The Case for Chemistry

With organizational effectiveness – employee engagement, internal communications, organizational clarity – now at the top of many CEO agendas, corporate communicators are moving quickly to shore up strategy, programming, execution, and systems in this area. As such, identifying the right partner is now more critical than ever.

Given the sophistication comprising today’s organizational communications – audience segmentation, channel/platform diversity; relevant content; provocative messaging; social/digital expectations; and generational shifts all requiring new managerial behaviors, a one-size fits all approach has gone the way of the dinosaurs. The challenge, though, is that everyone uses the same language to promote themselves making it difficult for organizations to determine exactly what they are getting.

Further, organizations may believe they need strategic advice but in fact are looking for the newest shining object. And strategy-oriented firms offering tactical support can fall short on execution.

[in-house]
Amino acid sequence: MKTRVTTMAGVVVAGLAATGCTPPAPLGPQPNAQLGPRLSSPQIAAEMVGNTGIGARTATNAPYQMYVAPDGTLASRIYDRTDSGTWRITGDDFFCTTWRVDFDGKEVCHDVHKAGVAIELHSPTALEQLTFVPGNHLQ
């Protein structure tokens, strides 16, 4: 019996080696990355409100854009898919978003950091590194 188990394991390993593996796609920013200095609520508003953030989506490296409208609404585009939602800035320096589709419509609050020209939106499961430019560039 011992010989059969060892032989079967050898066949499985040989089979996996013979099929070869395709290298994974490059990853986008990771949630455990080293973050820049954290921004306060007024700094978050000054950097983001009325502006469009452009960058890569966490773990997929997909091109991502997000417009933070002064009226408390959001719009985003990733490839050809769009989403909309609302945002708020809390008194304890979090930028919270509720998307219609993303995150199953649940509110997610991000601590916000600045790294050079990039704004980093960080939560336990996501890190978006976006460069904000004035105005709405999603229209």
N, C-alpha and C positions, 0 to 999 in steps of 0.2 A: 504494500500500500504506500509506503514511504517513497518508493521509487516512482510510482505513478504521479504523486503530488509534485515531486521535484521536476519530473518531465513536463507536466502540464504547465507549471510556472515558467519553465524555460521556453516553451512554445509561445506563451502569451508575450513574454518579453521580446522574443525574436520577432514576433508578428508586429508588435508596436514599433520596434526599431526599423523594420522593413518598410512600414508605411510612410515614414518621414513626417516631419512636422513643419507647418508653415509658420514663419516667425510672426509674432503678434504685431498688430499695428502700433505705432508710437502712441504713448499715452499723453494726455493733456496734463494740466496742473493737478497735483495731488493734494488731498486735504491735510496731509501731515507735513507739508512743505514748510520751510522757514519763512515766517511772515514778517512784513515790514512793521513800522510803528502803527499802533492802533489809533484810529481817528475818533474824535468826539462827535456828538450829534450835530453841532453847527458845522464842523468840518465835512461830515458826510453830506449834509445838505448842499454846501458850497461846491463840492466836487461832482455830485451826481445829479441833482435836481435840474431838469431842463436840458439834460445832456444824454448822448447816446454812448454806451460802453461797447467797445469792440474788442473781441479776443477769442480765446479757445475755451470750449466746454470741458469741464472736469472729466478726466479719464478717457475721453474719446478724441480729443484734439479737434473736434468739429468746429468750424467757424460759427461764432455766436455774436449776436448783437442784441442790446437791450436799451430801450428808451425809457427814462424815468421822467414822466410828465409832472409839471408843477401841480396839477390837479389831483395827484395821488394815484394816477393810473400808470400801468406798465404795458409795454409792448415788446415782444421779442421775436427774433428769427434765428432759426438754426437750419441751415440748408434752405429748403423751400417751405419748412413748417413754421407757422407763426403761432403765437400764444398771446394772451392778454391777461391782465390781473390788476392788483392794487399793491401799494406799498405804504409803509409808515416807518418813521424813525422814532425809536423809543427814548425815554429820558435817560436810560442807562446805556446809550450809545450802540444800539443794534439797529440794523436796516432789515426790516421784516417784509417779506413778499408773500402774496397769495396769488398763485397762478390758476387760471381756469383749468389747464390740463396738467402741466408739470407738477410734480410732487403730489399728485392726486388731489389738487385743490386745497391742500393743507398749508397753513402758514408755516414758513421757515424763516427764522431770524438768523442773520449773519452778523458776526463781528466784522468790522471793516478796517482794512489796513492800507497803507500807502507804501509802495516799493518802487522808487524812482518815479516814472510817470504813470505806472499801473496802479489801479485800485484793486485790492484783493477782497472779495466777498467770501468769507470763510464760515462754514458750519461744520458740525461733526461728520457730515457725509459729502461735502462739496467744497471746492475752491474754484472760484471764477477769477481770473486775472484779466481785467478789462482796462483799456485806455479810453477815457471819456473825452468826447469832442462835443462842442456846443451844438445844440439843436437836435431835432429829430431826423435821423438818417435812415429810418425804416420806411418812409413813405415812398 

To mitigate this mess, it’s important to first understand the type of skills and expectations that are needed based on the goals and parameters of the assignment.

Hiring strategists for an executional effort will be as frustrating as retaining an execution-oriented firm and expecting solid, strategic advice. Further, believing you need execution when in fact you need a more strategic approach to address such areas as culture transformation can be a disaster to both the effort and one’s career as well.

The following is a guide to help discern exactly what and how to obtain the services and support necessary to deliver the results being sought.

Before You Seek Support

The most important work actually happens before you solicit outside support. Follow this three step process and odds are you will dramatically improve your results:

1. Scoping the Assignment


  • What is the nature of the work?
  • What deliverables are necessary?
  • How are you measuring results? (business-focused – outcomes; communications-oriented – outputs)
  • What type of research/analysis is needed?
  • What will your staff own vs. outside counsel/support?
  • Are you looking to complement internal skills or supplement them?
  • Will outside support be visible to leadership? If so, how?

2. Sizing up the Options

What are you looking for?

Given the above, this question forces an examination of the counsel and support necessary to deliver on the objective(s).


  • Addresses the “Why” – assesses challenges and opportunities based on “uber” business goals vs. tactical considerations